Because of the high maintenance needed to monitor and filter spammers from the RF Cafe Forums, I decided that it would
be best to just archive the pages to make all the good information posted in the past available for review. It is unfortunate
that the scumbags of the world ruin an otherwise useful venue for people wanting to exchanged useful ideas and views.
It seems that the more formal social media like Facebook pretty much dominate this kind of venue anymore anyway, so if
you would like to post something on RF Cafe's
page, please do.
Below are all of the forum threads, including all
the responses to the original posts.
Post subject: Adding two RF signals!!!
Wed Jun 01, 2005 6:03 am
Jun 01, 2005 5:57 am
I have two antiphase
Rf signals at 900MHz (not sinusoidal)...I wanna add them up. By doing
this actually I intend to cacel out the odd harmonics and add up even
Any suggestions out there !!!
have fun bye!
Wed Jun 01, 2005 11:46 am
From the description of the method
you suggest, you are not looking for a signal sumation but for some
sort of harmonic cancelation.
Because would it be a summation
the phase relationship of all harmonic would be the same.
Thu Jun 02, 2005 3:19 am
Thanks for the comments..
right..........what I want is a second harmonic, If I can.....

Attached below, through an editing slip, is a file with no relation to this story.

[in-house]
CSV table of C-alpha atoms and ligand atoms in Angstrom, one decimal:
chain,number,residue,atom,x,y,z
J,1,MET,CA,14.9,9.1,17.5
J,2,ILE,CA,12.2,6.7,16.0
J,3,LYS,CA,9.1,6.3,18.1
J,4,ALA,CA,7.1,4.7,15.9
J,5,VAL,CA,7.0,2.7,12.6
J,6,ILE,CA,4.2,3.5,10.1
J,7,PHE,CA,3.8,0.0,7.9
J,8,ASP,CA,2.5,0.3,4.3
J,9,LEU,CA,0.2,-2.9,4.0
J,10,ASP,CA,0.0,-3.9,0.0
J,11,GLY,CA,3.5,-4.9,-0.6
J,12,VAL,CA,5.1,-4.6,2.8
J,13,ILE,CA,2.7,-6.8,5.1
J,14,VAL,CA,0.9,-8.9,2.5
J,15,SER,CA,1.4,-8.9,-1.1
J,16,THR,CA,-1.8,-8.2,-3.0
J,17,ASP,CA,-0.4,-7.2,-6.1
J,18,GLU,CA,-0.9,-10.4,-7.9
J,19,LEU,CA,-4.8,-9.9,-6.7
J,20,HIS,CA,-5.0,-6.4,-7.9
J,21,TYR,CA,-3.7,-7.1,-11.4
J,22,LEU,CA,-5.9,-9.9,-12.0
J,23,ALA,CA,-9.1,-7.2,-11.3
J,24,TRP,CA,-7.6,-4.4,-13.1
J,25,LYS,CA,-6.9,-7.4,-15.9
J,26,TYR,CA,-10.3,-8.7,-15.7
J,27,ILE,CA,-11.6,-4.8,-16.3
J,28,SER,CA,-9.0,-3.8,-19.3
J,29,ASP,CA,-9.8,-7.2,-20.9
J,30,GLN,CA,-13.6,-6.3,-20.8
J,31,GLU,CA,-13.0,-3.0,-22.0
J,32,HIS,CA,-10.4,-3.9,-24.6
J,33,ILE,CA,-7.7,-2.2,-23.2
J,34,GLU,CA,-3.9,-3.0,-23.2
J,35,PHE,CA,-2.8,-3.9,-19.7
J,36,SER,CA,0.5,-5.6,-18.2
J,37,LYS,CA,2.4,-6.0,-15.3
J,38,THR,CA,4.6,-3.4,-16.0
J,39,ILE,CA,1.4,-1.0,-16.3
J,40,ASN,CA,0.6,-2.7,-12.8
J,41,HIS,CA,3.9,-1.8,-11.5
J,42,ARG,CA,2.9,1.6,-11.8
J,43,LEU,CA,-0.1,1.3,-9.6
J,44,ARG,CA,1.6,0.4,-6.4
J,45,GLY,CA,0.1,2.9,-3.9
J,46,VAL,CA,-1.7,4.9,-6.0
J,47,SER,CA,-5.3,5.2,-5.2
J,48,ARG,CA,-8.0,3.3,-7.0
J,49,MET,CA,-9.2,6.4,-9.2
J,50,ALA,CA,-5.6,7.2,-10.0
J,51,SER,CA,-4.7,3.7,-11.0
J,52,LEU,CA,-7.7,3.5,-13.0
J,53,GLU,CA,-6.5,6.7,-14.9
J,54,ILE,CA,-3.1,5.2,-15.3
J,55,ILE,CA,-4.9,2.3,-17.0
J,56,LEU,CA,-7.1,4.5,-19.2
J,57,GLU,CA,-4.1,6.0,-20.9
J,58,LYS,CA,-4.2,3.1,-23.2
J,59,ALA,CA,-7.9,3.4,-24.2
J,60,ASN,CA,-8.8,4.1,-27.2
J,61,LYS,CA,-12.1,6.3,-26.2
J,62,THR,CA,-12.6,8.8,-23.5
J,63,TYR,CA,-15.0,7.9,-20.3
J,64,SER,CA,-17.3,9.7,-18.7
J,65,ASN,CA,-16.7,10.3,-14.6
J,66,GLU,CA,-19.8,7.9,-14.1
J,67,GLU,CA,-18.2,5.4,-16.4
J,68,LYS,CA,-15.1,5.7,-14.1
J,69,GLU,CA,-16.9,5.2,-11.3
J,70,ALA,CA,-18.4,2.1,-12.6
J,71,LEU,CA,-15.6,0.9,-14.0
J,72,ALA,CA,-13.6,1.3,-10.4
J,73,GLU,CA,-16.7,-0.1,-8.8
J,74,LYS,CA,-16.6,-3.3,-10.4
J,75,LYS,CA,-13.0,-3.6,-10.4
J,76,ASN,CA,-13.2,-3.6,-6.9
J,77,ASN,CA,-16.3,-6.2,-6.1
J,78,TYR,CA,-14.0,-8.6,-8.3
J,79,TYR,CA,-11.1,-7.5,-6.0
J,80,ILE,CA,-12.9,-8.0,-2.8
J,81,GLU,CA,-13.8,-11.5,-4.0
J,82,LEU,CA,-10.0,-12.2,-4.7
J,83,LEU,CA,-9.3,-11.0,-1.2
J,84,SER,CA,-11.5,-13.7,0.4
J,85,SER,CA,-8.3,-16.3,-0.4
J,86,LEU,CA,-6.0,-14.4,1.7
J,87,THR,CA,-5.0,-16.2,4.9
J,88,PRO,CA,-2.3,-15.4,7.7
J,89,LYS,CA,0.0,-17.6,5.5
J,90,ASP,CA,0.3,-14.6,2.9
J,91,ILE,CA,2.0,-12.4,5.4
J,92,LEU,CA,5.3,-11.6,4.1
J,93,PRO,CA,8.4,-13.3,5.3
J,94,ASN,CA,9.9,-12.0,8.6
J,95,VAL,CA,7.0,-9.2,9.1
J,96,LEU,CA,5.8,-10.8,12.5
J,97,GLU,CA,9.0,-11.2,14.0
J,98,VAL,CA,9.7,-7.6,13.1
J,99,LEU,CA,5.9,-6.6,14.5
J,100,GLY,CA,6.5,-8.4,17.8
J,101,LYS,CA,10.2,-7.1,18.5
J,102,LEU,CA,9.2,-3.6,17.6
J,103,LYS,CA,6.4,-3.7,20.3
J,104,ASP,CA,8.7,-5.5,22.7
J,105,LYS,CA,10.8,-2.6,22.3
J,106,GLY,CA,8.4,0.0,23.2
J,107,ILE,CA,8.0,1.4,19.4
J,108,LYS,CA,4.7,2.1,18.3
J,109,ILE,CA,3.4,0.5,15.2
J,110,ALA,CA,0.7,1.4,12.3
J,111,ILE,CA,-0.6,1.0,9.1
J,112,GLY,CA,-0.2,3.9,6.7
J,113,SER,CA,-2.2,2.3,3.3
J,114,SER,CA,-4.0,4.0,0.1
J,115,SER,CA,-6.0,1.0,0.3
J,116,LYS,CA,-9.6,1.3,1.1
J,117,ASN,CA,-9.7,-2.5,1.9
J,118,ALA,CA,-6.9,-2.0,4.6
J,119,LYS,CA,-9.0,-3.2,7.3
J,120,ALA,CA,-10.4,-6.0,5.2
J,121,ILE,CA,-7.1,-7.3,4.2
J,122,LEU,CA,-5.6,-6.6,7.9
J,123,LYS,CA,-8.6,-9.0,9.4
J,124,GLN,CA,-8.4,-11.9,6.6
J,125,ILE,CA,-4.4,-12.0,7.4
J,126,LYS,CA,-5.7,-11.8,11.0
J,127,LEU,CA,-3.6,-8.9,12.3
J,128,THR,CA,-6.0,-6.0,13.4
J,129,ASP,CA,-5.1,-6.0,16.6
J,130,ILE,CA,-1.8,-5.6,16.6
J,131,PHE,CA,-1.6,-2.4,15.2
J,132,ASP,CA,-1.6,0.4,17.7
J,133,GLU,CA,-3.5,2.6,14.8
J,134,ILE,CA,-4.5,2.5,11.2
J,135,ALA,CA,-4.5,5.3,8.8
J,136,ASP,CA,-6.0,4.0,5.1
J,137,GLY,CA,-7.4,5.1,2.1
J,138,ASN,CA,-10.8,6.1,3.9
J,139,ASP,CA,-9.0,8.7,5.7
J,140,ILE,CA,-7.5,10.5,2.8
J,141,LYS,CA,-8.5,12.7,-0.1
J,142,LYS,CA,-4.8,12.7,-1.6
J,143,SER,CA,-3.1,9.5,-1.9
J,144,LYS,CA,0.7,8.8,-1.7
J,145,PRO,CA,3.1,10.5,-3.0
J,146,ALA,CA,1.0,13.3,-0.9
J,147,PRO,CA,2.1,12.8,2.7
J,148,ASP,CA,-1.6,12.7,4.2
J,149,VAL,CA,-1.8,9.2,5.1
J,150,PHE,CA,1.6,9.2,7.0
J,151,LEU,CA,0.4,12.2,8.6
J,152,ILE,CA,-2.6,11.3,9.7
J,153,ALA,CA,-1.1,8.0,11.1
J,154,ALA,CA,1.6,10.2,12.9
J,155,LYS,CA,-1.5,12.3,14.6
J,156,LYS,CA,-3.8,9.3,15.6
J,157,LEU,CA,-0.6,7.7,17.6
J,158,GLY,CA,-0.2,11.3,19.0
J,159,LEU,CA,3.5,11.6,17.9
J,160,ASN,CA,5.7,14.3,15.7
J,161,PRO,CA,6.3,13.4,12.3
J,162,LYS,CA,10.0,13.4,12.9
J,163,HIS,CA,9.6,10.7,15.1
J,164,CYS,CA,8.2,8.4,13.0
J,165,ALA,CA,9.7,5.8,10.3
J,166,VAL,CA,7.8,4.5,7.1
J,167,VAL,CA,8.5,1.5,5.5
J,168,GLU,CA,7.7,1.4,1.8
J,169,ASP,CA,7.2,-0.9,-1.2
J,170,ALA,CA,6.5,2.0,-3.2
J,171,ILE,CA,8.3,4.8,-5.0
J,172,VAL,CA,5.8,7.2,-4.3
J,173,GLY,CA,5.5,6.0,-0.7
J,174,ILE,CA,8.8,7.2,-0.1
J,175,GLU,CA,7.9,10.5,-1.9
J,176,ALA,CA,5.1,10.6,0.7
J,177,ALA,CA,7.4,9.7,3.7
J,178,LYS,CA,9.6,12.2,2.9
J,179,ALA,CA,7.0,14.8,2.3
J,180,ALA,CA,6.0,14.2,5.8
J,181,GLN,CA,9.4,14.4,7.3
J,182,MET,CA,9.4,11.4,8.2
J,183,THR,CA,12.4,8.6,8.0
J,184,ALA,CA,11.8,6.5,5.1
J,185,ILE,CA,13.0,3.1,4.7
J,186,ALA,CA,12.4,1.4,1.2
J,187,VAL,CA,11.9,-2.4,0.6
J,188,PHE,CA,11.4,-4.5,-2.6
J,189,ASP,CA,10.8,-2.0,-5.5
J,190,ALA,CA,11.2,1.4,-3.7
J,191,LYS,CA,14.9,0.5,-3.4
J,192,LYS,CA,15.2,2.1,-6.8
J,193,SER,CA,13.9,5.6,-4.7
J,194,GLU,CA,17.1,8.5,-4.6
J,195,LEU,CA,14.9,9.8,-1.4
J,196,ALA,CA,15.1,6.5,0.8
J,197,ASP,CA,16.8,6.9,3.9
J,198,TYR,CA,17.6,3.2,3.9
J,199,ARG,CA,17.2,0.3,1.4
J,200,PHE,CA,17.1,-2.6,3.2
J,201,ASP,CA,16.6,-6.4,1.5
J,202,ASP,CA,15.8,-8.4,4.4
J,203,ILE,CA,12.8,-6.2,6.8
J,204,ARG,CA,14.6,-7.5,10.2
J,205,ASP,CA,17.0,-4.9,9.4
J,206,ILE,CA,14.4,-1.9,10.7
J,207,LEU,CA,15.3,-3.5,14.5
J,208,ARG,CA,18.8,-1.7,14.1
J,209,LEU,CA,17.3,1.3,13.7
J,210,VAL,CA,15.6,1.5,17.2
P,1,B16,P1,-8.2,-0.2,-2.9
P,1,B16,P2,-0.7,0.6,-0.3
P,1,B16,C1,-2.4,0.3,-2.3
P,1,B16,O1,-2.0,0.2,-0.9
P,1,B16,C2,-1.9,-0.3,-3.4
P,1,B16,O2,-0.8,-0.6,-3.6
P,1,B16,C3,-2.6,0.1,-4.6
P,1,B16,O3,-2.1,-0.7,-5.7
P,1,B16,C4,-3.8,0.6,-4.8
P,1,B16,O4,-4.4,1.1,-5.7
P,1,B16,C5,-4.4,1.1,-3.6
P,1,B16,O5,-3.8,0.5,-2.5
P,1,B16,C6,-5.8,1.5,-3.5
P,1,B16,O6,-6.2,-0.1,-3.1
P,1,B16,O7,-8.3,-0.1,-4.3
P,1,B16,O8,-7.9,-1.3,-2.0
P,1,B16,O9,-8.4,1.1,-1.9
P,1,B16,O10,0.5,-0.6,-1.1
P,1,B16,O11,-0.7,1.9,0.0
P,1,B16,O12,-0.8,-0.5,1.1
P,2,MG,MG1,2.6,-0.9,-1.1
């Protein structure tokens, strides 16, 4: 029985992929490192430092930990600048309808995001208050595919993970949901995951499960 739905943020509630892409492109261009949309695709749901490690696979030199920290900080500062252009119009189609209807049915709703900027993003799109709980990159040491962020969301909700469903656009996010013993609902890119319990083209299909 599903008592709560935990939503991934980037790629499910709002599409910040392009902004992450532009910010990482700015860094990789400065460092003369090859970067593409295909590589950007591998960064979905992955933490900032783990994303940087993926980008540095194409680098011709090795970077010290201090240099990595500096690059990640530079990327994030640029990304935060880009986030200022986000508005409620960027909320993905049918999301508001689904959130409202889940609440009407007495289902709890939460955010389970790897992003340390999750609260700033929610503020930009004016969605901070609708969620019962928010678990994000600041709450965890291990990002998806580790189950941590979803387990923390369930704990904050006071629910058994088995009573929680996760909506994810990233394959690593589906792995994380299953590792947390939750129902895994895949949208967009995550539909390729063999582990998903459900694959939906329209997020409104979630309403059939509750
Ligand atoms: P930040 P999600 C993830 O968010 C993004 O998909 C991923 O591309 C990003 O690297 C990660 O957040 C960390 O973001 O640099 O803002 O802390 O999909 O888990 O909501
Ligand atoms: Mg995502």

way is to do something like this. (with capacitors)...but this divides
the amplitude as well....
In + In-
Post subject: Adding two RF signals
Wed Jun 08, 2005 11:39 am
Unfortunately, you can't use passive
circuits to add voltages without loss.
You can only passively
add power in watts: 1Watt + 2 Watts <= 3 Watts for any kind of passive
Otherwise, adding 1V to 2v would give 3V, which gives
more power out than in: power for free - unless the signals aren't matched
impedance to begin with. And you don't get power for free.
Thu Jun 09, 2005 4:58 pm
I think you would want to actively
add the two signals. If they were at a low frequency, you would use
an op-amp, carefully adjust the input level of each signal to be the
same, and adjust the phase of one signal so the fundamental cancels
At RF, you might try to use a Gilbert cell active mixer
such as the Intersil HFA3101 or some other one with sufficient frequency
Post subject: Why not
Unread postPosted: Mon Jul 18, 2005 12:40 pm
you cannot use an op. amp. with a high bandwith? for example AD800¿1?
(I'm not sure) has 1GHz of bandwidth. Probably this a stupid question,
but I'm new in the RF.
Response to Cubeleg
Unread postPosted: Mon Jul 18, 2005 6:51 pm
When an opamp is rated at 1 GHz, the number is for the gain-bandwidth
product. An amplifier with a gain of 1 isn't particularly useful - a
1 GHz GBW opamp is really only starting to be useful as you go below